| On May 23, 1916, the City of
Providence paid Frank and Lyman Knight $12,150 for their holdings in rural
Scituate, according to records on file with the Providence Water Supply
The father and grandfather sold 406 acres, two barns, a sawmill and an ice house on Knight Brook. The bill of sale included two houses, "1 burned."
Lyman Knight's ancestors think they understand the peculiar entry.
Rather than sell his house to the builders of the Scituate Reservoir, the Knight family patriarch set it afire, they believe. They imagine he stood in his fields and watched as two centuries of family history burned so that the city would have its water.
"The Knights were very strong, stubborn people," said Shirley Arnold of Scituate, a descendent of Frank and Lyman Knight. "They did not want to leave that house."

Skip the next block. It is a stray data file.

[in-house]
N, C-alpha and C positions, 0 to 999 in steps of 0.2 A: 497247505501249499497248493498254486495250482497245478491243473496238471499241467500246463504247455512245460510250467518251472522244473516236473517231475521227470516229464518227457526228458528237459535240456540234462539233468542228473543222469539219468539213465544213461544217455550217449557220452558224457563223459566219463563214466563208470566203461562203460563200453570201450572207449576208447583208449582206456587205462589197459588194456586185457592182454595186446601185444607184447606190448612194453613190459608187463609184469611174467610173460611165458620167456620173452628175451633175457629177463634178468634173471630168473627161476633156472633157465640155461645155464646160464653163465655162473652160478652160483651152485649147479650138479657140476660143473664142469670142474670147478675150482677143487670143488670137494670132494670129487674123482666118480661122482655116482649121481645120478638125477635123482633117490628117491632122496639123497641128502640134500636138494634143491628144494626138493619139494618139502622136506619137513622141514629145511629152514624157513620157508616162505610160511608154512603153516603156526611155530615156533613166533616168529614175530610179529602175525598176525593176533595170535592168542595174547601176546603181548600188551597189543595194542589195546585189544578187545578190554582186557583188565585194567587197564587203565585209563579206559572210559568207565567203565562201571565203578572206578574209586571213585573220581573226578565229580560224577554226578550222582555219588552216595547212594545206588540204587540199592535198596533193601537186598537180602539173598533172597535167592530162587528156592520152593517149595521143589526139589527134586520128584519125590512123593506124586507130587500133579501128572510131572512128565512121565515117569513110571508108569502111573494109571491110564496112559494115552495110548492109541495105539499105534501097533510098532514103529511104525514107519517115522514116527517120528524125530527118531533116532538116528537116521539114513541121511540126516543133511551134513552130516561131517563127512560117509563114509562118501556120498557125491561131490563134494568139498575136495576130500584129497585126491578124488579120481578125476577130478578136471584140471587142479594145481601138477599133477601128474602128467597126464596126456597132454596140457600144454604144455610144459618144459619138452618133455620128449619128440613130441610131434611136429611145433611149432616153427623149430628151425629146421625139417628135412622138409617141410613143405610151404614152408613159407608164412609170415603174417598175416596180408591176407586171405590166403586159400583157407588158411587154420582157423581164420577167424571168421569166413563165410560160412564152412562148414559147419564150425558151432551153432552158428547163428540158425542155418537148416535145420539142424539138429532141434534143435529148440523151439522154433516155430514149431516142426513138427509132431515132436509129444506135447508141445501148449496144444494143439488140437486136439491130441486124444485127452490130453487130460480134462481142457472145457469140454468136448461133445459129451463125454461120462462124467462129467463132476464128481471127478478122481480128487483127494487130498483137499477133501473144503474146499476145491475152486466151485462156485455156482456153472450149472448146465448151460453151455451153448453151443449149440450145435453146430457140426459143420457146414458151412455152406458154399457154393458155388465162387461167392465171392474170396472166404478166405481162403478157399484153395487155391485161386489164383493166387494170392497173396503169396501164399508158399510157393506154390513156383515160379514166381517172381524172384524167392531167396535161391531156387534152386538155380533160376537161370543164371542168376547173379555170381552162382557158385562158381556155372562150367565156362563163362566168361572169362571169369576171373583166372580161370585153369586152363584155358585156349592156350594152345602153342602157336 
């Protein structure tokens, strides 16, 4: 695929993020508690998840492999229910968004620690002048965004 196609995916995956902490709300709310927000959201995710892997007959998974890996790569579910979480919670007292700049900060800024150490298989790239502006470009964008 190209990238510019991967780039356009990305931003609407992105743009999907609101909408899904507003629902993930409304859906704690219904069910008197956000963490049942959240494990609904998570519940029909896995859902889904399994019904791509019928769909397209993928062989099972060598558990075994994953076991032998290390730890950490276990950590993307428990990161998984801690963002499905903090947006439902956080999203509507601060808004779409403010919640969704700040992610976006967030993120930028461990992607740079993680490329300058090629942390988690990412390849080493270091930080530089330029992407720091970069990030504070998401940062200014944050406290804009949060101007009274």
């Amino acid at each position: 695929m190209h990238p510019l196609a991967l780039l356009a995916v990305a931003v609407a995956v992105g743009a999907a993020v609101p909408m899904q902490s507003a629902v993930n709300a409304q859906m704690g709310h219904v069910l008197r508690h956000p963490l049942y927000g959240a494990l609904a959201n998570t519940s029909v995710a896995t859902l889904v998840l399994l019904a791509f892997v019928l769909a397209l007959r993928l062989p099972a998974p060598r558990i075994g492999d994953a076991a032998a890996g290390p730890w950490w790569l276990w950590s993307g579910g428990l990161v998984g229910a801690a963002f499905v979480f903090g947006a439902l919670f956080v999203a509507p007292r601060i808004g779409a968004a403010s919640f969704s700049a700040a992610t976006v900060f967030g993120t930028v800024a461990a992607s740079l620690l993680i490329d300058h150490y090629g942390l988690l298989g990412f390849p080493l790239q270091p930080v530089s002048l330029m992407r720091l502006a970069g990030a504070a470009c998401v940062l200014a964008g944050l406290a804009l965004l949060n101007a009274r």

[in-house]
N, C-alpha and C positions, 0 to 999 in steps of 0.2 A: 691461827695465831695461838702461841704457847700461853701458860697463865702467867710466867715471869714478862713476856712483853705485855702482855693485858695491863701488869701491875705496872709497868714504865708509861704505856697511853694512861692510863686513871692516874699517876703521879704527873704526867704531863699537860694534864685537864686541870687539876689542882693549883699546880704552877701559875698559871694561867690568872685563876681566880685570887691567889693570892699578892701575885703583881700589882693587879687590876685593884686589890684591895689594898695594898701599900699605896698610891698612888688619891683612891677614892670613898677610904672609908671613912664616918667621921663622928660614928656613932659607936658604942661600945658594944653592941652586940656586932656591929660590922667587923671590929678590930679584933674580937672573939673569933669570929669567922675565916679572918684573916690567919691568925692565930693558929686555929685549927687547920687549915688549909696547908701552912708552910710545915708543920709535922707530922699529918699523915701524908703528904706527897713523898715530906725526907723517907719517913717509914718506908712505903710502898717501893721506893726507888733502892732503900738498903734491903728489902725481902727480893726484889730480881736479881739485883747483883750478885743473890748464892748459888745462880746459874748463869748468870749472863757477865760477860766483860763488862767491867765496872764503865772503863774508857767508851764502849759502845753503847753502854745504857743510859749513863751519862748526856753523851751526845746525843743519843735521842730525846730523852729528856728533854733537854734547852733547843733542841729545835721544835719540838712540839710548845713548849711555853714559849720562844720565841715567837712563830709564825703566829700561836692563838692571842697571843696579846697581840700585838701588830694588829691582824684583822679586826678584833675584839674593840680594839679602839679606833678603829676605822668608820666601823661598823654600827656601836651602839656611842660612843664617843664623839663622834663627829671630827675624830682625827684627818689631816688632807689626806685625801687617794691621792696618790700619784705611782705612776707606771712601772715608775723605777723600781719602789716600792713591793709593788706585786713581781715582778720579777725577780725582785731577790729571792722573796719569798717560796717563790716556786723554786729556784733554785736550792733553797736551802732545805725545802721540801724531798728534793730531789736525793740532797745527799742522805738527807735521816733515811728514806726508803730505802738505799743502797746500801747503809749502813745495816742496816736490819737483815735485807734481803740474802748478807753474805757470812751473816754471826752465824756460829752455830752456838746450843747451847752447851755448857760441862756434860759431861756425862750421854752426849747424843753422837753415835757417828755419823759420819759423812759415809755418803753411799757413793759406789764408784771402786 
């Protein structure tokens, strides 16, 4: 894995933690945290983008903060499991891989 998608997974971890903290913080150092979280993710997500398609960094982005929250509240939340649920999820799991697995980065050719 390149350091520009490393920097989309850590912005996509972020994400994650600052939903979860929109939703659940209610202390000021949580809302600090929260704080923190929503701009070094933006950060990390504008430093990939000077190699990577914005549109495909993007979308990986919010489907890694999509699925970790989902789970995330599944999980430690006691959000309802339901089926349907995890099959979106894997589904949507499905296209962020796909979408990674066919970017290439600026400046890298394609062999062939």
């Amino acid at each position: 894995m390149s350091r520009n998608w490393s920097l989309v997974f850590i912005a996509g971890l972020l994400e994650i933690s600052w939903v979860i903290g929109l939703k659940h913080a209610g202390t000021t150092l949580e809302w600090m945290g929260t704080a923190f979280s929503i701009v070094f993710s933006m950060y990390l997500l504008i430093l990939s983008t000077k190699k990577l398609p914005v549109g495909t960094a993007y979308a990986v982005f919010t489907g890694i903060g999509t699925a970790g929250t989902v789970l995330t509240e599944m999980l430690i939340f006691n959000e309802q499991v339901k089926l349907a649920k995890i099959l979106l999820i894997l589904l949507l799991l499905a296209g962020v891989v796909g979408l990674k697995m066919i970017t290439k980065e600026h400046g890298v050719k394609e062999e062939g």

A lot of others didn't want to leave, either. Up the road, in the once-upon-a-time village of Ponaganset, a farmer told his daughter he was going outside to feed the livestock, walked into his barn and hanged himself. A neighbor slit his throat.
Most others persevered, through depressing auctions, hurried moves, a cataclysm they never imagined possible. Eighty years later, their ancestors try to fathom a time and a story that lies, like Atlantis, in the watery deep.
Begun in 1915, the Scituate Reservoir by the mid 1920s flooded a great natural bowl at the headwaters of the North Branch of the Pawtuxet River, creating Rhode Island's largest body of fresh water. Some experts believe the ready source of clean water allowed metropolitan Providence to grow and for Rhode Island to prosper.